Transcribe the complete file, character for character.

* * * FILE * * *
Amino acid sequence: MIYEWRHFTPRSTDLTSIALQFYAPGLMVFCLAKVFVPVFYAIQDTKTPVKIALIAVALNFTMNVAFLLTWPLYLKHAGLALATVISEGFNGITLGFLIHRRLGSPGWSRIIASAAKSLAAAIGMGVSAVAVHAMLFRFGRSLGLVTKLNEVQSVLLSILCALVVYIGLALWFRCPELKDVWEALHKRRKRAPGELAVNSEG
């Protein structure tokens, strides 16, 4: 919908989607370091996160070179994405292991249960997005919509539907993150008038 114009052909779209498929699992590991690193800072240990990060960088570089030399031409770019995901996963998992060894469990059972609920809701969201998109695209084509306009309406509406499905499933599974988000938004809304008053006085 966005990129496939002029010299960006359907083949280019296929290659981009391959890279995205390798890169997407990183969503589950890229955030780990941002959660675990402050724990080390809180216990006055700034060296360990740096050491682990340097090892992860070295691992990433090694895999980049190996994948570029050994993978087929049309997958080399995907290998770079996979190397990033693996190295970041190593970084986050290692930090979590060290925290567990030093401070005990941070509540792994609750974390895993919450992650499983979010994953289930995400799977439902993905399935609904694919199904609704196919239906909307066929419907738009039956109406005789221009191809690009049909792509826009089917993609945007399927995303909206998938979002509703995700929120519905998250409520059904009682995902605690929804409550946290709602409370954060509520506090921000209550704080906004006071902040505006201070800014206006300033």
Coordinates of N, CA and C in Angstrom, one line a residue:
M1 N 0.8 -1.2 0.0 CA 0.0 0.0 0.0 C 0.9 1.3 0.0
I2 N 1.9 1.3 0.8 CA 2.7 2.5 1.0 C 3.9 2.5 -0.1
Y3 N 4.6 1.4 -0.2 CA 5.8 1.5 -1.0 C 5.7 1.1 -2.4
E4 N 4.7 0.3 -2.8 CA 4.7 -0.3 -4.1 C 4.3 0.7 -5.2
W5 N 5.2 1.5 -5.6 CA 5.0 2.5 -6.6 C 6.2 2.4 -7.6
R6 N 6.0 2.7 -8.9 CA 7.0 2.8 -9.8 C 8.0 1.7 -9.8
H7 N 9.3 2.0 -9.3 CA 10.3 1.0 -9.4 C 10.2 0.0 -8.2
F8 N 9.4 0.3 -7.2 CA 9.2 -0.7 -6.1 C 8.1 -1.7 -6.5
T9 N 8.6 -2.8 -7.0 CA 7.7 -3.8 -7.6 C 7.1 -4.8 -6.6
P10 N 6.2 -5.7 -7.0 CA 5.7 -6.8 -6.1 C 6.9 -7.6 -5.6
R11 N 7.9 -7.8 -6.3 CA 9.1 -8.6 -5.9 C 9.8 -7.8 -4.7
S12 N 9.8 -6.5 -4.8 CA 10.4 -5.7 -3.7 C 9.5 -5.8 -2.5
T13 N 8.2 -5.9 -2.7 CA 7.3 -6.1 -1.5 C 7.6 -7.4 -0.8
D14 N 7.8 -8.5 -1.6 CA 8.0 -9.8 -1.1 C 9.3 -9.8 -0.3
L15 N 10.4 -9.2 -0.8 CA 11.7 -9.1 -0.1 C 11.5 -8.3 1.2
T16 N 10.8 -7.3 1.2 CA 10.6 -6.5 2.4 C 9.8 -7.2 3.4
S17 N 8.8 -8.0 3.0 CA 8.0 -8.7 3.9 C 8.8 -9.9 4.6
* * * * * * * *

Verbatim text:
Amino acid sequence: MIYEWRHFTPRSTDLTSIALQFYAPGLMVFCLAKVFVPVFYAIQDTKTPVKIALIAVALNFTMNVAFLLTWPLYLKHAGLALATVISEGFNGITLGFLIHRRLGSPGWSRIIASAAKSLAAAIGMGVSAVAVHAMLFRFGRSLGLVTKLNEVQSVLLSILCALVVYIGLALWFRCPELKDVWEALHKRRKRAPGELAVNSEG
């Protein structure tokens, strides 16, 4: 919908989607370091996160070179994405292991249960997005919509539907993150008038 114009052909779209498929699992590991690193800072240990990060960088570089030399031409770019995901996963998992060894469990059972609920809701969201998109695209084509306009309406509406499905499933599974988000938004809304008053006085 966005990129496939002029010299960006359907083949280019296929290659981009391959890279995205390798890169997407990183969503589950890229955030780990941002959660675990402050724990080390809180216990006055700034060296360990740096050491682990340097090892992860070295691992990433090694895999980049190996994948570029050994993978087929049309997958080399995907290998770079996979190397990033693996190295970041190593970084986050290692930090979590060290925290567990030093401070005990941070509540792994609750974390895993919450992650499983979010994953289930995400799977439902993905399935609904694919199904609704196919239906909307066929419907738009039956109406005789221009191809690009049909792509826009089917993609945007399927995303909206998938979002509703995700929120519905998250409520059904009682995902605690929804409550946290709602409370954060509520506090921000209550704080906004006071902040505006201070800014206006300033």
Coordinates of N, CA and C in Angstrom, one line a residue:
M1 N 0.8 -1.2 0.0 CA 0.0 0.0 0.0 C 0.9 1.3 0.0
I2 N 1.9 1.3 0.8 CA 2.7 2.5 1.0 C 3.9 2.5 -0.1
Y3 N 4.6 1.4 -0.2 CA 5.8 1.5 -1.0 C 5.7 1.1 -2.4
E4 N 4.7 0.3 -2.8 CA 4.7 -0.3 -4.1 C 4.3 0.7 -5.2
W5 N 5.2 1.5 -5.6 CA 5.0 2.5 -6.6 C 6.2 2.4 -7.6
R6 N 6.0 2.7 -8.9 CA 7.0 2.8 -9.8 C 8.0 1.7 -9.8
H7 N 9.3 2.0 -9.3 CA 10.3 1.0 -9.4 C 10.2 0.0 -8.2
F8 N 9.4 0.3 -7.2 CA 9.2 -0.7 -6.1 C 8.1 -1.7 -6.5
T9 N 8.6 -2.8 -7.0 CA 7.7 -3.8 -7.6 C 7.1 -4.8 -6.6
P10 N 6.2 -5.7 -7.0 CA 5.7 -6.8 -6.1 C 6.9 -7.6 -5.6
R11 N 7.9 -7.8 -6.3 CA 9.1 -8.6 -5.9 C 9.8 -7.8 -4.7
S12 N 9.8 -6.5 -4.8 CA 10.4 -5.7 -3.7 C 9.5 -5.8 -2.5
T13 N 8.2 -5.9 -2.7 CA 7.3 -6.1 -1.5 C 7.6 -7.4 -0.8
D14 N 7.8 -8.5 -1.6 CA 8.0 -9.8 -1.1 C 9.3 -9.8 -0.3
L15 N 10.4 -9.2 -0.8 CA 11.7 -9.1 -0.1 C 11.5 -8.3 1.2
T16 N 10.8 -7.3 1.2 CA 10.6 -6.5 2.4 C 9.8 -7.2 3.4
S17 N 8.8 -8.0 3.0 CA 8.0 -8.7 3.9 C 8.8 -9.9 4.6